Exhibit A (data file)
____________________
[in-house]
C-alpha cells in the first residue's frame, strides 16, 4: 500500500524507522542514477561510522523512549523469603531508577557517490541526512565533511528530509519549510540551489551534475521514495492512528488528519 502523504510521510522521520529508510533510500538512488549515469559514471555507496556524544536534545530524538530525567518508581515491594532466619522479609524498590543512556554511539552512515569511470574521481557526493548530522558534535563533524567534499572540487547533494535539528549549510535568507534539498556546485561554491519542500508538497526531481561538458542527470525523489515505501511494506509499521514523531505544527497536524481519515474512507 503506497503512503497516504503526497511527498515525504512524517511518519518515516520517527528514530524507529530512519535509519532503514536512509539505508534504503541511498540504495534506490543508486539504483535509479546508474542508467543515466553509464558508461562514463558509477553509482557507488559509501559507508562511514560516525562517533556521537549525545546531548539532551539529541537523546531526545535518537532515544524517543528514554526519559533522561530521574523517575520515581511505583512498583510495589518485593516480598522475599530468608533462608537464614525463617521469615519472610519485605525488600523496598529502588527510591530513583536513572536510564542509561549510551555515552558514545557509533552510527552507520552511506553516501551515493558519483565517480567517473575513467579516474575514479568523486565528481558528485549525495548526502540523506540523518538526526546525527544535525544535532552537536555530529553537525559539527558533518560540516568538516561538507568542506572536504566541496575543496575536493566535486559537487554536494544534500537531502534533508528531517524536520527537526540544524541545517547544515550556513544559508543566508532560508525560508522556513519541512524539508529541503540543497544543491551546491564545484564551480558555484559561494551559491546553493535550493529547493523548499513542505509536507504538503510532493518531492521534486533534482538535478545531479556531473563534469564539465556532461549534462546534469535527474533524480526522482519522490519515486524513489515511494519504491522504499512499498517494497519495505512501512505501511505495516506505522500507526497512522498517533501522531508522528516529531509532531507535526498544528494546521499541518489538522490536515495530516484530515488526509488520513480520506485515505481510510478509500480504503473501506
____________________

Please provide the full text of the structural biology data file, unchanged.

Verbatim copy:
[in-house]
C-alpha cells in the first residue's frame, strides 16, 4: 500500500524507522542514477561510522523512549523469603531508577557517490541526512565533511528530509519549510540551489551534475521514495492512528488528519 502523504510521510522521520529508510533510500538512488549515469559514471555507496556524544536534545530524538530525567518508581515491594532466619522479609524498590543512556554511539552512515569511470574521481557526493548530522558534535563533524567534499572540487547533494535539528549549510535568507534539498556546485561554491519542500508538497526531481561538458542527470525523489515505501511494506509499521514523531505544527497536524481519515474512507 503506497503512503497516504503526497511527498515525504512524517511518519518515516520517527528514530524507529530512519535509519532503514536512509539505508534504503541511498540504495534506490543508486539504483535509479546508474542508467543515466553509464558508461562514463558509477553509482557507488559509501559507508562511514560516525562517533556521537549525545546531548539532551539529541537523546531526545535518537532515544524517543528514554526519559533522561530521574523517575520515581511505583512498583510495589518485593516480598522475599530468608533462608537464614525463617521469615519472610519485605525488600523496598529502588527510591530513583536513572536510564542509561549510551555515552558514545557509533552510527552507520552511506553516501551515493558519483565517480567517473575513467579516474575514479568523486565528481558528485549525495548526502540523506540523518538526526546525527544535525544535532552537536555530529553537525559539527558533518560540516568538516561538507568542506572536504566541496575543496575536493566535486559537487554536494544534500537531502534533508528531517524536520527537526540544524541545517547544515550556513544559508543566508532560508525560508522556513519541512524539508529541503540543497544543491551546491564545484564551480558555484559561494551559491546553493535550493529547493523548499513542505509536507504538503510532493518531492521534486533534482538535478545531479556531473563534469564539465556532461549534462546534469535527474533524480526522482519522490519515486524513489515511494519504491522504499512499498517494497519495505512501512505501511505495516506505522500507526497512522498517533501522531508522528516529531509532531507535526498544528494546521499541518489538522490536515495530516484530515488526509488520513480520506485515505481510510478509500480504503473501506